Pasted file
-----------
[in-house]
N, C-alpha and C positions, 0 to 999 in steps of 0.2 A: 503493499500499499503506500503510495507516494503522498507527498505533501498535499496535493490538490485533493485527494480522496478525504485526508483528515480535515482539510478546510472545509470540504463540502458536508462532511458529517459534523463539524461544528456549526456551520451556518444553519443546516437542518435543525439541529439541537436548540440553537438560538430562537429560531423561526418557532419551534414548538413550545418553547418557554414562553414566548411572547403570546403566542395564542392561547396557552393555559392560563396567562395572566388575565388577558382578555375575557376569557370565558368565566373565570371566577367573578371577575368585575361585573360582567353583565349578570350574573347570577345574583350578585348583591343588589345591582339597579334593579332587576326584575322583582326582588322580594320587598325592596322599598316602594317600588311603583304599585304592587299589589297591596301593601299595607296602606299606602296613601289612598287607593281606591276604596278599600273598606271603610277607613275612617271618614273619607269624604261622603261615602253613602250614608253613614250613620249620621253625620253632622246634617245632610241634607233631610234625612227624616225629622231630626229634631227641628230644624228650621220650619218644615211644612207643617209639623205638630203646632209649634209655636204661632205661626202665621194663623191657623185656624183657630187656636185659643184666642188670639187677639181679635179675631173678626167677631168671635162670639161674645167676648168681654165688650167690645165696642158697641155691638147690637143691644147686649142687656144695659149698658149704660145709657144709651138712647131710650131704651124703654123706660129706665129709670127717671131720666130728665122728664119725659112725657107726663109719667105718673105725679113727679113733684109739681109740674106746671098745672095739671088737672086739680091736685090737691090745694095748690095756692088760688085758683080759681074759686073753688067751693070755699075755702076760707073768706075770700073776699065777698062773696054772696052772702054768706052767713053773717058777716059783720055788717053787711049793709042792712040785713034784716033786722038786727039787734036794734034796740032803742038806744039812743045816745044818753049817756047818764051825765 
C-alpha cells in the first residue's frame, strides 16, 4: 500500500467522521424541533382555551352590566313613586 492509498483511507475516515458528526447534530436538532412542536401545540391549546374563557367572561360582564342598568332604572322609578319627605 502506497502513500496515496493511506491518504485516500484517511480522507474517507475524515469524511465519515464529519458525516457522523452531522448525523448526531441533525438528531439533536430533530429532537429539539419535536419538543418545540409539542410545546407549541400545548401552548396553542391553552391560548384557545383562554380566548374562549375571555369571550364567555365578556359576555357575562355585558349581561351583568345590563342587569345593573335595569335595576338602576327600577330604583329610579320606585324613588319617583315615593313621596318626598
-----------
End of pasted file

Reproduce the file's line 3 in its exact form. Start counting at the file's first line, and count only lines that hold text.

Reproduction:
C-alpha cells in the first residue's frame, strides 16, 4: 500500500467522521424541533382555551352590566313613586 492509498483511507475516515458528526447534530436538532412542536401545540391549546374563557367572561360582564342598568332604572322609578319627605 502506497502513500496515496493511506491518504485516500484517511480522507474517507475524515469524511465519515464529519458525516457522523452531522448525523448526531441533525438528531439533536430533530429532537429539539419535536419538543418545540409539542410545546407549541400545548401552548396553542391553552391560548384557545383562554380566548374562549375571555369571550364567555365578556359576555357575562355585558349581561351583568345590563342587569345593573335595569335595576338602576327600577330604583329610579320606585324613588319617583315615593313621596318626598